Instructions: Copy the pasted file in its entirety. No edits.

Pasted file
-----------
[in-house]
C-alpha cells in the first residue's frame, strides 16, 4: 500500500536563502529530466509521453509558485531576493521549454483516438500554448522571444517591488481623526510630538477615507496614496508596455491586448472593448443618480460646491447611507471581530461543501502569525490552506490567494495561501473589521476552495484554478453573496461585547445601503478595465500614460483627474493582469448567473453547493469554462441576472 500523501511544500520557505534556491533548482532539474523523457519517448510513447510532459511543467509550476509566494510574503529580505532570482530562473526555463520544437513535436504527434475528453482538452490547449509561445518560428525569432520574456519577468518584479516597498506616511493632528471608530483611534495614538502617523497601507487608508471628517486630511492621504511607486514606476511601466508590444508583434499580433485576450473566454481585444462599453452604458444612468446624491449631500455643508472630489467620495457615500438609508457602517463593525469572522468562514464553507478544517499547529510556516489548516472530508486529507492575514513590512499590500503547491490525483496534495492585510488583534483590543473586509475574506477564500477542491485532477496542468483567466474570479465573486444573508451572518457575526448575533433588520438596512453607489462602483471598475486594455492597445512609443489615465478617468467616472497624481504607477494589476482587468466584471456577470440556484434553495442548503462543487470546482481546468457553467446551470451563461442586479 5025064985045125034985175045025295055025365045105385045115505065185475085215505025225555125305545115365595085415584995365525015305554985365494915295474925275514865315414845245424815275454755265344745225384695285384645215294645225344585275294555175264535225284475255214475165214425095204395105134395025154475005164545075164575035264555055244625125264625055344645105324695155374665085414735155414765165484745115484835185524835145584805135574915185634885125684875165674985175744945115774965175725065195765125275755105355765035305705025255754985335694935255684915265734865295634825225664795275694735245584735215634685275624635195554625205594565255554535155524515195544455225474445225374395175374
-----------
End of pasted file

[in-house]
C-alpha cells in the first residue's frame, strides 16, 4: 500500500536563502529530466509521453509558485531576493521549454483516438500554448522571444517591488481623526510630538477615507496614496508596455491586448472593448443618480460646491447611507471581530461543501502569525490552506490567494495561501473589521476552495484554478453573496461585547445601503478595465500614460483627474493582469448567473453547493469554462441576472 500523501511544500520557505534556491533548482532539474523523457519517448510513447510532459511543467509550476509566494510574503529580505532570482530562473526555463520544437513535436504527434475528453482538452490547449509561445518560428525569432520574456519577468518584479516597498506616511493632528471608530483611534495614538502617523497601507487608508471628517486630511492621504511607486514606476511601466508590444508583434499580433485576450473566454481585444462599453452604458444612468446624491449631500455643508472630489467620495457615500438609508457602517463593525469572522468562514464553507478544517499547529510556516489548516472530508486529507492575514513590512499590500503547491490525483496534495492585510488583534483590543473586509475574506477564500477542491485532477496542468483567466474570479465573486444573508451572518457575526448575533433588520438596512453607489462602483471598475486594455492597445512609443489615465478617468467616472497624481504607477494589476482587468466584471456577470440556484434553495442548503462543487470546482481546468457553467446551470451563461442586479 5025064985045125034985175045025295055025365045105385045115505065185475085215505025225555125305545115365595085415584995365525015305554985365494915295474925275514865315414845245424815275454755265344745225384695285384645215294645225344585275294555175264535225284475255214475165214425095204395105134395025154475005164545075164575035264555055244625125264625055344645105324695155374665085414735155414765165484745115484835185524835145584805135574915185634885125684875165674985175744945115774965175725065195765125275755105355765035305705025255754985335694935255684915265734865295634825225664795275694735245584735215634685275624635195554625205594565255554535155524515195544455225474445225374395175374